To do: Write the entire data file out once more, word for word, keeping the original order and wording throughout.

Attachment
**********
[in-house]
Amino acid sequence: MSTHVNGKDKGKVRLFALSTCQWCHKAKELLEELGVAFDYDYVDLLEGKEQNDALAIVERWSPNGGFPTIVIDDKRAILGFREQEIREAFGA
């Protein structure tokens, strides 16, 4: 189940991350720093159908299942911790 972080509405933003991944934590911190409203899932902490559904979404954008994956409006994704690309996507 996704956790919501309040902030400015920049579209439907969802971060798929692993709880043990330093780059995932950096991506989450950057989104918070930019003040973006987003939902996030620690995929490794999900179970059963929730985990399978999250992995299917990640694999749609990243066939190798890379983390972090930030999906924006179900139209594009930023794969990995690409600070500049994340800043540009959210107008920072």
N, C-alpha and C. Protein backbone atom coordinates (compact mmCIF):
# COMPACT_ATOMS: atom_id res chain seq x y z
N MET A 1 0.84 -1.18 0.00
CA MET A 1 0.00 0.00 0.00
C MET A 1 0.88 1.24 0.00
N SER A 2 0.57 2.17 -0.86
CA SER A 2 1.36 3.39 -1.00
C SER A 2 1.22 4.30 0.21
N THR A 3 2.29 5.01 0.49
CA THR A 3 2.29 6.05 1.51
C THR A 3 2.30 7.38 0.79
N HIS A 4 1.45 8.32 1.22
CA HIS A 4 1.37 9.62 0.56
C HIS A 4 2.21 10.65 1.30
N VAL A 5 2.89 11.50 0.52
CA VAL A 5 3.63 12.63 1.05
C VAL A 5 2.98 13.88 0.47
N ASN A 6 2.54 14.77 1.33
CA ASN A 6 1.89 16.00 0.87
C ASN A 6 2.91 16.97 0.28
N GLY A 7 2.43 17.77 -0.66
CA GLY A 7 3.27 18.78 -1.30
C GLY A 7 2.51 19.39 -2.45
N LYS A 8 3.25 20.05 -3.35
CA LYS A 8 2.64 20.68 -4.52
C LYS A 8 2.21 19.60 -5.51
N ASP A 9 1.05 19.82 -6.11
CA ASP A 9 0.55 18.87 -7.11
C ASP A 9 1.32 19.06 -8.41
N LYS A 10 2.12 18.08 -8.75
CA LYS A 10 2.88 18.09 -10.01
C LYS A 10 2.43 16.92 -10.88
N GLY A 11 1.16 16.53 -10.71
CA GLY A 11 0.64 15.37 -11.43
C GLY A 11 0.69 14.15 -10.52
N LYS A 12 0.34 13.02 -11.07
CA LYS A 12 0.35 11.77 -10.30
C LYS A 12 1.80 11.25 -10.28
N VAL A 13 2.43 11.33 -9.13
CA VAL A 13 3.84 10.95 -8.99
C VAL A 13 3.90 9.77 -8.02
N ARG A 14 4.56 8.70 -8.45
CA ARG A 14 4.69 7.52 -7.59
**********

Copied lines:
[in-house]
Amino acid sequence: MSTHVNGKDKGKVRLFALSTCQWCHKAKELLEELGVAFDYDYVDLLEGKEQNDALAIVERWSPNGGFPTIVIDDKRAILGFREQEIREAFGA
């Protein structure tokens, strides 16, 4: 189940991350720093159908299942911790 972080509405933003991944934590911190409203899932902490559904979404954008994956409006994704690309996507 996704956790919501309040902030400015920049579209439907969802971060798929692993709880043990330093780059995932950096991506989450950057989104918070930019003040973006987003939902996030620690995929490794999900179970059963929730985990399978999250992995299917990640694999749609990243066939190798890379983390972090930030999906924006179900139209594009930023794969990995690409600070500049994340800043540009959210107008920072």
N, C-alpha and C. Protein backbone atom coordinates (compact mmCIF):
# COMPACT_ATOMS: atom_id res chain seq x y z
N MET A 1 0.84 -1.18 0.00
CA MET A 1 0.00 0.00 0.00
C MET A 1 0.88 1.24 0.00
N SER A 2 0.57 2.17 -0.86
CA SER A 2 1.36 3.39 -1.00
C SER A 2 1.22 4.30 0.21
N THR A 3 2.29 5.01 0.49
CA THR A 3 2.29 6.05 1.51
C THR A 3 2.30 7.38 0.79
N HIS A 4 1.45 8.32 1.22
CA HIS A 4 1.37 9.62 0.56
C HIS A 4 2.21 10.65 1.30
N VAL A 5 2.89 11.50 0.52
CA VAL A 5 3.63 12.63 1.05
C VAL A 5 2.98 13.88 0.47
N ASN A 6 2.54 14.77 1.33
CA ASN A 6 1.89 16.00 0.87
C ASN A 6 2.91 16.97 0.28
N GLY A 7 2.43 17.77 -0.66
CA GLY A 7 3.27 18.78 -1.30
C GLY A 7 2.51 19.39 -2.45
N LYS A 8 3.25 20.05 -3.35
CA LYS A 8 2.64 20.68 -4.52
C LYS A 8 2.21 19.60 -5.51
N ASP A 9 1.05 19.82 -6.11
CA ASP A 9 0.55 18.87 -7.11
C ASP A 9 1.32 19.06 -8.41
N LYS A 10 2.12 18.08 -8.75
CA LYS A 10 2.88 18.09 -10.01
C LYS A 10 2.43 16.92 -10.88
N GLY A 11 1.16 16.53 -10.71
CA GLY A 11 0.64 15.37 -11.43
C GLY A 11 0.69 14.15 -10.52
N LYS A 12 0.34 13.02 -11.07
CA LYS A 12 0.35 11.77 -10.30
C LYS A 12 1.80 11.25 -10.28
N VAL A 13 2.43 11.33 -9.13
CA VAL A 13 3.84 10.95 -8.99
C VAL A 13 3.90 9.77 -8.02
N ARG A 14 4.56 8.70 -8.45
CA ARG A 14 4.69 7.52 -7.59